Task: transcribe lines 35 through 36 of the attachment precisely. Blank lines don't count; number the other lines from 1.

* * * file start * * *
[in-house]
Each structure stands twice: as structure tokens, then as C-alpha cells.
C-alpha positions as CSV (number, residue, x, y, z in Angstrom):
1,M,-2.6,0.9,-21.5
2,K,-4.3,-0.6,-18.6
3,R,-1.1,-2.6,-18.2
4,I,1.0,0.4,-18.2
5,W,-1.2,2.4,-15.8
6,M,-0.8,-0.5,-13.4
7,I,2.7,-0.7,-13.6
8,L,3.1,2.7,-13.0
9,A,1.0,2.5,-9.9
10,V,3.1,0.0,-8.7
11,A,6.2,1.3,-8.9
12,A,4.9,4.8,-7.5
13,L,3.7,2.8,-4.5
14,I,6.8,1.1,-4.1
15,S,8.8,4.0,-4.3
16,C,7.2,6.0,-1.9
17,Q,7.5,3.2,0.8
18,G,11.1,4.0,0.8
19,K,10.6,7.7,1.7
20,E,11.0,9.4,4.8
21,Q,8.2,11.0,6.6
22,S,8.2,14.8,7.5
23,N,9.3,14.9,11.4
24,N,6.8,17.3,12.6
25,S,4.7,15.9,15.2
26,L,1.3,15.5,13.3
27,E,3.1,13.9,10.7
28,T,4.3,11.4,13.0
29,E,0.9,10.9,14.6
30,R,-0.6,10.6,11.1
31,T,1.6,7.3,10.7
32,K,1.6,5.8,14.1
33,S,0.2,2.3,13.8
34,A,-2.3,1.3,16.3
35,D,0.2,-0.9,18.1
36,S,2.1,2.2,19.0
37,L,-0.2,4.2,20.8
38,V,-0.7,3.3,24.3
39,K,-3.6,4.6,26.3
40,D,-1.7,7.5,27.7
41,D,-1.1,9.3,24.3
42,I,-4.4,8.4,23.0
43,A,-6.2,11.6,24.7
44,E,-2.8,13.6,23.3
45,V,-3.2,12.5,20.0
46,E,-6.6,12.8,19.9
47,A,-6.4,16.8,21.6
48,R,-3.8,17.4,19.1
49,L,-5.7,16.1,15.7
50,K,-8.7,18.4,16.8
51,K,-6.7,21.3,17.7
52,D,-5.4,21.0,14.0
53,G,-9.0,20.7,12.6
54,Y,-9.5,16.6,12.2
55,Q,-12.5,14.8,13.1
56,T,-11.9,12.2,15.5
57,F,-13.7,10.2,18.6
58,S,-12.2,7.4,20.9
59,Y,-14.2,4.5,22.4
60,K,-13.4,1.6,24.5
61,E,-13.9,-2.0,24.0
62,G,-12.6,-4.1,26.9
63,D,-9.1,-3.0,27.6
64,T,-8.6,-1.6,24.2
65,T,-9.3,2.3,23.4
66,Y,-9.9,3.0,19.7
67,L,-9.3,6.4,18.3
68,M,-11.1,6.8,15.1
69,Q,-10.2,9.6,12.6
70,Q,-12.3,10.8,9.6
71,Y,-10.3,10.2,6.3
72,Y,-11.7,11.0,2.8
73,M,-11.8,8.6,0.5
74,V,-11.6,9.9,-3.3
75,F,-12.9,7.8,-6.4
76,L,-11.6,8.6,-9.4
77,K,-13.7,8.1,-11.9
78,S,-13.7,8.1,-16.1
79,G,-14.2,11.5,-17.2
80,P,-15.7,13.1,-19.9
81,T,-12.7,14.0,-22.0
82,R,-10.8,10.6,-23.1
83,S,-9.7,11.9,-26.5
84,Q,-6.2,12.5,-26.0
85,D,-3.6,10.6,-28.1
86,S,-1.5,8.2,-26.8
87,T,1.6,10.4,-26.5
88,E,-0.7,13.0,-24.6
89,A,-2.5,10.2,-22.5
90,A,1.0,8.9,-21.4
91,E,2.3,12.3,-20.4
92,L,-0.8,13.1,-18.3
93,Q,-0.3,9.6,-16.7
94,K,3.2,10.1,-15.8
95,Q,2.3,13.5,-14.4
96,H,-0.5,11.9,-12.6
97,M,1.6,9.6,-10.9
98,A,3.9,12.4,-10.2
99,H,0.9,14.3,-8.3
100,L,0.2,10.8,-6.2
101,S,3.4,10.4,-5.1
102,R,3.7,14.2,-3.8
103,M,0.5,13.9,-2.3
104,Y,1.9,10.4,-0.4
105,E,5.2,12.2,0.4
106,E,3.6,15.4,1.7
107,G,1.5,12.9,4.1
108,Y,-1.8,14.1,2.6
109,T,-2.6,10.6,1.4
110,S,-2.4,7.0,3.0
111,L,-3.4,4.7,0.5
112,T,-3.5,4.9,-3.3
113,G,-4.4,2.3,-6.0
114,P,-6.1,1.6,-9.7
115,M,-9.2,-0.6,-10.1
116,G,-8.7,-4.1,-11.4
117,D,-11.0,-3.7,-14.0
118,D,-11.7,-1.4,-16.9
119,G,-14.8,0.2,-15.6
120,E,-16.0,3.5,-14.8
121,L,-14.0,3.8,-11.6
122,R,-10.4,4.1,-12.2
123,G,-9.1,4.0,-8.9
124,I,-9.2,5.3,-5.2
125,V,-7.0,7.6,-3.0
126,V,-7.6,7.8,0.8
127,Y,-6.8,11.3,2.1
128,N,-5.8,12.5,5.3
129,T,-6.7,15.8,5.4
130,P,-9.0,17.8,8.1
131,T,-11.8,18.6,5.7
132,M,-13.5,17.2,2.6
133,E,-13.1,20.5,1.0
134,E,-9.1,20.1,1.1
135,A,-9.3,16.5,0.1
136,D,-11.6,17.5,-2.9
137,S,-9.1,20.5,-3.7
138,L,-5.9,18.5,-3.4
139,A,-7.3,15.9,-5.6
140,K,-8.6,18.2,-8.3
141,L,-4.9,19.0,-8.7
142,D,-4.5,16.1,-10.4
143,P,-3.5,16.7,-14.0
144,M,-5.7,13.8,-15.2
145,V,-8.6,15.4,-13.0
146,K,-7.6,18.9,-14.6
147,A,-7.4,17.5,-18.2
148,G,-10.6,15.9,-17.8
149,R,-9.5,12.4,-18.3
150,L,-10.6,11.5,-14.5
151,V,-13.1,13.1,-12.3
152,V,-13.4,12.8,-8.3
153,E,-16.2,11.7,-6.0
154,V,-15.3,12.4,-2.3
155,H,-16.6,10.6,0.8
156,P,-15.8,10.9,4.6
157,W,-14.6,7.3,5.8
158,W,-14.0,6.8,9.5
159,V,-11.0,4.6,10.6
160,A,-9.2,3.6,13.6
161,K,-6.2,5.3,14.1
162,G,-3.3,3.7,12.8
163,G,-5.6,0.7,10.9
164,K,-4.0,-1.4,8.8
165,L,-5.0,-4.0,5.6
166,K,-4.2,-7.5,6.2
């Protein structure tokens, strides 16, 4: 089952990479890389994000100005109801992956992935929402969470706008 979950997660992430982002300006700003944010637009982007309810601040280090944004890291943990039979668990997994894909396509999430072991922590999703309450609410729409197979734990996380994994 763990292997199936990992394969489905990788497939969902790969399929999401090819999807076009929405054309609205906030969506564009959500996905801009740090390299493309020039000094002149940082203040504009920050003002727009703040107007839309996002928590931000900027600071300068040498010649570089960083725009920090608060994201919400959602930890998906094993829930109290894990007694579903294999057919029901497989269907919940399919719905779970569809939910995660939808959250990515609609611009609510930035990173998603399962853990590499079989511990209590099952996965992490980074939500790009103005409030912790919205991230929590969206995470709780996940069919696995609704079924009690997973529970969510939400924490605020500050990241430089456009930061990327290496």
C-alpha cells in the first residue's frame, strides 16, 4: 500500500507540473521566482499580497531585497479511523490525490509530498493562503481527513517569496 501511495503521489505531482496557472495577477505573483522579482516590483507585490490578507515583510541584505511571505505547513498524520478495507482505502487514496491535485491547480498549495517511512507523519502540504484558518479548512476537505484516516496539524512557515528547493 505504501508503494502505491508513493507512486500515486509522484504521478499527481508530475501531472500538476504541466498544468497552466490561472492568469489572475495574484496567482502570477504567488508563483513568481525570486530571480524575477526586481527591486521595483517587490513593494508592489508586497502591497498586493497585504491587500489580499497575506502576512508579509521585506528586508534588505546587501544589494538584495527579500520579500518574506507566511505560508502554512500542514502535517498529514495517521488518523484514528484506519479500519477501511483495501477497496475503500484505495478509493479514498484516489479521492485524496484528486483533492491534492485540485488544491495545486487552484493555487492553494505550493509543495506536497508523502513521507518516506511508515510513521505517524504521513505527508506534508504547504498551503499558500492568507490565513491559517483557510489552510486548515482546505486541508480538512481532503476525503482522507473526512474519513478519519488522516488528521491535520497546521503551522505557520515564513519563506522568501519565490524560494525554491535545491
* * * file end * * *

32,K,1.6,5.8,14.1
33,S,0.2,2.3,13.8